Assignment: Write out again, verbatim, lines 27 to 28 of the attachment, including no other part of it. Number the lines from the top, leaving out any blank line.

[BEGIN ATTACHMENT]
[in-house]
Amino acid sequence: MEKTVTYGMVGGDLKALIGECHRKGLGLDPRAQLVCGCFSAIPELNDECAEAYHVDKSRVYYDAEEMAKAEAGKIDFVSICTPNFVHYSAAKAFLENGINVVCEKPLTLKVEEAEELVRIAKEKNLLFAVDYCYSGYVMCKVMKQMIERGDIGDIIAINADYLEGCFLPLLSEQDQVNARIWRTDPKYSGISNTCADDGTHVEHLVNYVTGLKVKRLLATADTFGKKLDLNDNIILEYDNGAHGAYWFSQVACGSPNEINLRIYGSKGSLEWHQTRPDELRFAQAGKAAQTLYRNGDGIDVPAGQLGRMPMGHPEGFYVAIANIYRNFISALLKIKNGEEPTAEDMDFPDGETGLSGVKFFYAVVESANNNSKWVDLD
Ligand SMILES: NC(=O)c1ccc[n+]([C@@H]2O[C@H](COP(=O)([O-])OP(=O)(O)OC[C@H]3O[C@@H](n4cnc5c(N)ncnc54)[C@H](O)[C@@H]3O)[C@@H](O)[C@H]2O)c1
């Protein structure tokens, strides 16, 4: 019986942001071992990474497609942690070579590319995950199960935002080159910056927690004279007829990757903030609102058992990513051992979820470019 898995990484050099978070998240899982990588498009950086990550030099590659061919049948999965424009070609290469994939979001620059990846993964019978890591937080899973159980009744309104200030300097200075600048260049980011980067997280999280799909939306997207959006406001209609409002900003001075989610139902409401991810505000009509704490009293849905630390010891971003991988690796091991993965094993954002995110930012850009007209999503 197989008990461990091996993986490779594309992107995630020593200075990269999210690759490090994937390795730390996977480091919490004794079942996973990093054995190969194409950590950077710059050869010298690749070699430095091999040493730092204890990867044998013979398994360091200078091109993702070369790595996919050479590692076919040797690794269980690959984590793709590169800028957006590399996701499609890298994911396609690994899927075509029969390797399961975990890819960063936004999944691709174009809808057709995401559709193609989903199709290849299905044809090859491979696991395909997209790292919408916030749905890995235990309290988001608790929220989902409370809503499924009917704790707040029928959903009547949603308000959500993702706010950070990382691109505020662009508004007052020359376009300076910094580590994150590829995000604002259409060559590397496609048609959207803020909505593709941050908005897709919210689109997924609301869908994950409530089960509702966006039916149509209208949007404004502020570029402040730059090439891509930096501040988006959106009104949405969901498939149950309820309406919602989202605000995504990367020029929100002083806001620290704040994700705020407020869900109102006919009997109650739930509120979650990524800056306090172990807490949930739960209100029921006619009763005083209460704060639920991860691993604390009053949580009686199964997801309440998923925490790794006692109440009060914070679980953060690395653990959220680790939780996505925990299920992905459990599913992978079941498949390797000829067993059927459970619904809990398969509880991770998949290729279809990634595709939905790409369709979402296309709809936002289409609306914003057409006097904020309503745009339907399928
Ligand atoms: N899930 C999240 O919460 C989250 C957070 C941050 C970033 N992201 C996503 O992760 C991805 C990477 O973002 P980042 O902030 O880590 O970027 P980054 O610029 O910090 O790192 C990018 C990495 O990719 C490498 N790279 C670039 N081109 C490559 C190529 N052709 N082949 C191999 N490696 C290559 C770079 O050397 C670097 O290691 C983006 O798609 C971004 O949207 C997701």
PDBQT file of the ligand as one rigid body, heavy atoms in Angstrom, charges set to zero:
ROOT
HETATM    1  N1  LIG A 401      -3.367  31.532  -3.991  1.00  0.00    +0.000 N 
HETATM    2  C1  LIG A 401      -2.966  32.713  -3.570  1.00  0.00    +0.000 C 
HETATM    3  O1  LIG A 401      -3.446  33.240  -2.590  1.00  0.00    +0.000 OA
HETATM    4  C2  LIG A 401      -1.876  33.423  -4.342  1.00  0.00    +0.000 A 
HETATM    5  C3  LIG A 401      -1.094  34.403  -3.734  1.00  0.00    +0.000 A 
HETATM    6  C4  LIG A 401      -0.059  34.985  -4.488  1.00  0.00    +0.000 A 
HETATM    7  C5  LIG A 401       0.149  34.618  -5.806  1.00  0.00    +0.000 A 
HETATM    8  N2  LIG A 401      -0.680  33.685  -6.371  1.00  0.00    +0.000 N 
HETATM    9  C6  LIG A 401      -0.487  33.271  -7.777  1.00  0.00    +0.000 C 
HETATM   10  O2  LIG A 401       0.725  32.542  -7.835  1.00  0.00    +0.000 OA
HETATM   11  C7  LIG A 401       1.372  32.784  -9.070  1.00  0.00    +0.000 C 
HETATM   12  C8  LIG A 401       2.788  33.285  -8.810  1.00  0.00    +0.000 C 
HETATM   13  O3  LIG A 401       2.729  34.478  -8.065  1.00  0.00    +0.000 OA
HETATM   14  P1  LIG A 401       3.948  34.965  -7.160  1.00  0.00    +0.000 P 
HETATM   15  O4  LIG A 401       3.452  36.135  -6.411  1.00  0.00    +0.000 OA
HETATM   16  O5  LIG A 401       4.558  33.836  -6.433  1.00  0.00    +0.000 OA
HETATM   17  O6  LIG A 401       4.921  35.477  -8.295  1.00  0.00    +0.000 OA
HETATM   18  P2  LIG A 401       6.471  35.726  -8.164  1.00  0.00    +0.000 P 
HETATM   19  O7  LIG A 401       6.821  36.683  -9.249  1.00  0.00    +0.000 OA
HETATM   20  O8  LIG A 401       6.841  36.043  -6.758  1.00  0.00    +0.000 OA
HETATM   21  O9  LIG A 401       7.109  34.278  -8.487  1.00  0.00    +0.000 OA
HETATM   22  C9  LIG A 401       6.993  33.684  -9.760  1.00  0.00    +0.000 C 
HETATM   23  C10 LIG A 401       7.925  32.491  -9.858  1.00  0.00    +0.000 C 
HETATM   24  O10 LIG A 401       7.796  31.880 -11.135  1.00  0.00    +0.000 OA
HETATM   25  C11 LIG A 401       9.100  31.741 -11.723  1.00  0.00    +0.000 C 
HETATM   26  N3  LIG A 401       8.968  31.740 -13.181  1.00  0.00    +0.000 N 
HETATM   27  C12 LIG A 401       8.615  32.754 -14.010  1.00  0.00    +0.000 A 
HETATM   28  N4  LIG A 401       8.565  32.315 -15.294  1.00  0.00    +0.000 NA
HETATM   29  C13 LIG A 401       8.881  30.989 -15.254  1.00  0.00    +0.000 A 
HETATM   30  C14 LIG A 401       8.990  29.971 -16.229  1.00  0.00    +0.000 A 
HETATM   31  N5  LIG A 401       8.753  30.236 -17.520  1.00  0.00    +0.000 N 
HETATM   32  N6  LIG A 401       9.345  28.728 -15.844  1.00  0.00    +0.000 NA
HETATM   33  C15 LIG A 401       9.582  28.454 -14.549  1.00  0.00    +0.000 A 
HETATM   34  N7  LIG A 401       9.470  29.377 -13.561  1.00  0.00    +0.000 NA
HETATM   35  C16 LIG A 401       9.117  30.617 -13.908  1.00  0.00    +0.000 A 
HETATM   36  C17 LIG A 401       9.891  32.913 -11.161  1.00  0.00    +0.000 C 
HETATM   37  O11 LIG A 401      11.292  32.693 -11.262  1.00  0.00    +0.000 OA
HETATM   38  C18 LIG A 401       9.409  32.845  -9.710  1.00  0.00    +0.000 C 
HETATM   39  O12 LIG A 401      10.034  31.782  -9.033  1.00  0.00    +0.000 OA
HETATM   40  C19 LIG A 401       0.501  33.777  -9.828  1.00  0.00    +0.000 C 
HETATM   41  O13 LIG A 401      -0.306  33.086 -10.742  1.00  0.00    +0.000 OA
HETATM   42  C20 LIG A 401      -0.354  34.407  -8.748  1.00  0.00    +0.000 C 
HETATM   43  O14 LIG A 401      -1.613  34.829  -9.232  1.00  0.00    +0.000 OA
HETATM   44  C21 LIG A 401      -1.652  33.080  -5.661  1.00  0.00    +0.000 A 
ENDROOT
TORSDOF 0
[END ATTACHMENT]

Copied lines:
HETATM   20  O8  LIG A 401       6.841  36.043  -6.758  1.00  0.00    +0.000 OA
HETATM   21  O9  LIG A 401       7.109  34.278  -8.487  1.00  0.00    +0.000 OA